Club fees in the works

Guilford has gained a reputation as a school overflowing with social conscience, channeled into a plethora of clubs and organizations. Are those clubs a taxable part of the Guilford experience?

In days gone by, early college (ECG) and CCE students paid for the privilege of participating in extracurricular activities. Some fees generated resentment, such as the one placed on nontraditional student admittance to Serendipity.

In recent years, the practice of charging for clubs and organizations has fallen out of use.

“They (ECG and CCE students) are benefiting from the traditional student activity fees,” Erica Cosentino, director of student leadership and engagement, said. “We’d like a balance.”

Cosentino goes on to outline the tentative plan the college has worked out with the Early College at Guilford.

“We thought about $25 per year,” she hazards. As high school students, ECG upperclassmen count in years rather than semesters, and the $25 would cover one high school year of admission to college clubs.

For CCE students, the rate may differ. $25 may suffice for every two organizations the students wishes to participate in. For unlimited access to clubs and activities, CCE students would be expected to pay $165.

The reason for the difference is unknown, but I would guess that as Guilford County pays a large part of the cost of attending college on the part of ECG students, they are covering a portion of this bill as well.

There are mixed feelings about the proposed hike in fees among nontraditional students.

“I mean, I’m not thrilled,” said early college student Kevin Janesch, “but it’s not the end of the world or anything.”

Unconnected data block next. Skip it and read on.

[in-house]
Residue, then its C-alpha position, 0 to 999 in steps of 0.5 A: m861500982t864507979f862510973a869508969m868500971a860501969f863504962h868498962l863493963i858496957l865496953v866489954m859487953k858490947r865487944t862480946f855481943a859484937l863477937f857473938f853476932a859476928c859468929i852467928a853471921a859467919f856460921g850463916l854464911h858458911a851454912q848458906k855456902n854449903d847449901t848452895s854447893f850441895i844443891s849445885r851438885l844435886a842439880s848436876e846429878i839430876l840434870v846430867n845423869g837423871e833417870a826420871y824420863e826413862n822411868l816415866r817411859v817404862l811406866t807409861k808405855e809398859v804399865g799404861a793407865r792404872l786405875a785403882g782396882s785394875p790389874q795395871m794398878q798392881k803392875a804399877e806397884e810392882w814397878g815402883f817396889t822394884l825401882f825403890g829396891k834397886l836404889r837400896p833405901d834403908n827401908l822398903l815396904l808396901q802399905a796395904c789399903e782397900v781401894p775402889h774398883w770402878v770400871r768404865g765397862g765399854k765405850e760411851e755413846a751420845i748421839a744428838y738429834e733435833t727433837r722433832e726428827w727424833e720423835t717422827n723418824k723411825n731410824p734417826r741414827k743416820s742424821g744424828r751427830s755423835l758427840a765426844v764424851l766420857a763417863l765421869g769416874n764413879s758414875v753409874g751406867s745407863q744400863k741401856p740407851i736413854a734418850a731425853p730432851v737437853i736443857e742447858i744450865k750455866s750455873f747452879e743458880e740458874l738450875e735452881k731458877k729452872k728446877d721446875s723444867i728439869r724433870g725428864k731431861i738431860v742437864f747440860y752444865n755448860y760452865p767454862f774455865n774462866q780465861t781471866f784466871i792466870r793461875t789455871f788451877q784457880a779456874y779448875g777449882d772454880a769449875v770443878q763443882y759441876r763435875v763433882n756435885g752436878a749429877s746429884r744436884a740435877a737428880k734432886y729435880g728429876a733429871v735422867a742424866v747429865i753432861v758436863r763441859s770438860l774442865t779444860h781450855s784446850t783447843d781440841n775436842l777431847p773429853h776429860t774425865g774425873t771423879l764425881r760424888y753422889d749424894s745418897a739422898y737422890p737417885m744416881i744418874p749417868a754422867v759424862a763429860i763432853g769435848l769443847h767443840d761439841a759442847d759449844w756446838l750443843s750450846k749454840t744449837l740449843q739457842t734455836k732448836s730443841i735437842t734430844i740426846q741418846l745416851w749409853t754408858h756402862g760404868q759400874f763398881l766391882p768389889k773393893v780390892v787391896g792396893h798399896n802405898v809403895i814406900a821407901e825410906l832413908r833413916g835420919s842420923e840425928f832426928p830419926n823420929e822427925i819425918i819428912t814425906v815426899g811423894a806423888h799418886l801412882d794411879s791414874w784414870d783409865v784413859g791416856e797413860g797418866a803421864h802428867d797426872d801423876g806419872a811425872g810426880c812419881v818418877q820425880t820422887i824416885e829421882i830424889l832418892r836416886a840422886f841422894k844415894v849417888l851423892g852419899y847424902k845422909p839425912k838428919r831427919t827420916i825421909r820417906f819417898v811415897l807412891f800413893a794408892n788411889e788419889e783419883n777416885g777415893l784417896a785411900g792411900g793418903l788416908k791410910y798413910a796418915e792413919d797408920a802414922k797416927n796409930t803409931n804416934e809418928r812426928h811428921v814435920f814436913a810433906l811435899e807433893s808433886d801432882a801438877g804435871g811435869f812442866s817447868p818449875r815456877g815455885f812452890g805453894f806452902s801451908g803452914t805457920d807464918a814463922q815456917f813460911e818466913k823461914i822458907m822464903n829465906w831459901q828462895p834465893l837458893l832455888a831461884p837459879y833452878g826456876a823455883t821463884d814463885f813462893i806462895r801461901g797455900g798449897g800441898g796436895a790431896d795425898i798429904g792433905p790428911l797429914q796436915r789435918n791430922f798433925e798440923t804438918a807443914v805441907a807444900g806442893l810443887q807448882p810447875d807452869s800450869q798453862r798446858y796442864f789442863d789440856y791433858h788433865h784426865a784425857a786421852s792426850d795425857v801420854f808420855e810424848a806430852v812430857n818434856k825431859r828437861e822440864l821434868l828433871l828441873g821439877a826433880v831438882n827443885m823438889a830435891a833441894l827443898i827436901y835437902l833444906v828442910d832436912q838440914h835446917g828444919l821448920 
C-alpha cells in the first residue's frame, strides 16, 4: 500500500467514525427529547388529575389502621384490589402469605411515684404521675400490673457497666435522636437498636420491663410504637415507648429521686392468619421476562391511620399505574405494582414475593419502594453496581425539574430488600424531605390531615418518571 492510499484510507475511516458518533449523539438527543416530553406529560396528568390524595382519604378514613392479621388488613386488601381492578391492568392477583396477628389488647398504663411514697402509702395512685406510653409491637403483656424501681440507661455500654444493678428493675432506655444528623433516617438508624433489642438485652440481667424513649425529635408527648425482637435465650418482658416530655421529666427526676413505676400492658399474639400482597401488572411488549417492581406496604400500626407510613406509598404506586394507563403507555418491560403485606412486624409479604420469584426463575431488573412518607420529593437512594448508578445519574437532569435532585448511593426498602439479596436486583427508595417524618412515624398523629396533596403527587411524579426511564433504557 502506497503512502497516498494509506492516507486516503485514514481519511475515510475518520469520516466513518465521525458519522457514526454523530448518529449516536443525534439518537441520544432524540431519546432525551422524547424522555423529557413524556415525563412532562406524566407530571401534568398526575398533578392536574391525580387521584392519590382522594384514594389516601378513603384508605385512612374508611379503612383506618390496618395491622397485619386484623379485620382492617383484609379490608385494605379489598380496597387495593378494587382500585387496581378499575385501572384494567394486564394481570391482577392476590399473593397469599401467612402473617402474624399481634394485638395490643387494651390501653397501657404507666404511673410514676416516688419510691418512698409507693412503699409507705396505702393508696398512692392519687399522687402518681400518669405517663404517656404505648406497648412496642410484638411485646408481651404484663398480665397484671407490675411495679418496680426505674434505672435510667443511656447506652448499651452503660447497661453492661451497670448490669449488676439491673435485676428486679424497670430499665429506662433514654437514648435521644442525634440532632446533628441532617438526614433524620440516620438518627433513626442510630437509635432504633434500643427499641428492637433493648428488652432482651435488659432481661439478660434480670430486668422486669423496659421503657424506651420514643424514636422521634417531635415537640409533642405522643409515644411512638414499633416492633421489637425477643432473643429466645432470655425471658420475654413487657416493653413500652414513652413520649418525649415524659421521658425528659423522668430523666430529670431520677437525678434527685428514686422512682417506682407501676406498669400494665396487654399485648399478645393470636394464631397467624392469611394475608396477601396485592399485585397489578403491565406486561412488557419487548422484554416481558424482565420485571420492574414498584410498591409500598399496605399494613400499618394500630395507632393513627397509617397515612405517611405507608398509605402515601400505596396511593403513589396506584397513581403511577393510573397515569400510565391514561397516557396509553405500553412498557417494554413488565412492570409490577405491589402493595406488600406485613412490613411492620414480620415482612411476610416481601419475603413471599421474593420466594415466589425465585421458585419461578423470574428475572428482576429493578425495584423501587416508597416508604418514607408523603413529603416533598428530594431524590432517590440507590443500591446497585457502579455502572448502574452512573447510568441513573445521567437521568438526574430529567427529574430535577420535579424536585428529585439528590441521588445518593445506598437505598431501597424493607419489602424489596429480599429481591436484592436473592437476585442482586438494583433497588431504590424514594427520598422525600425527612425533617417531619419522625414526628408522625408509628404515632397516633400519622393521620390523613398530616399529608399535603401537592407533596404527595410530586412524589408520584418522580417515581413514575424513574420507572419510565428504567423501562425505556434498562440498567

Early college student Elizabeth Dzugan’s initial reaction is more vehement. “That’s ridiculous!” she said, shaking her head.

Upon learning that traditional students pay club fees with tuition, however, Dzugan changes her mind. “Oh, well, then that’s okay. I guess that’s only fair,” she said.

The activities fee seems to evoke a similar reaction in those questioned: initial indignant confusion and subsequent acceptance.

Guilford is an institution that prides itself on its many clubs and organizations. Traditional students already pay a fee in order to keep said clubs in existence. It follows that nontraditional students who belong to the clubs must respect them enough to wish to keep them alive as well.

If it comes down to it, I’ll happily open my wallet for such a cause.

Don’t reach into your pockets too quickly; Erica Cosentino assured me that this was by no means a stamped and certified policy.

“Nothing is set in stone,” she said.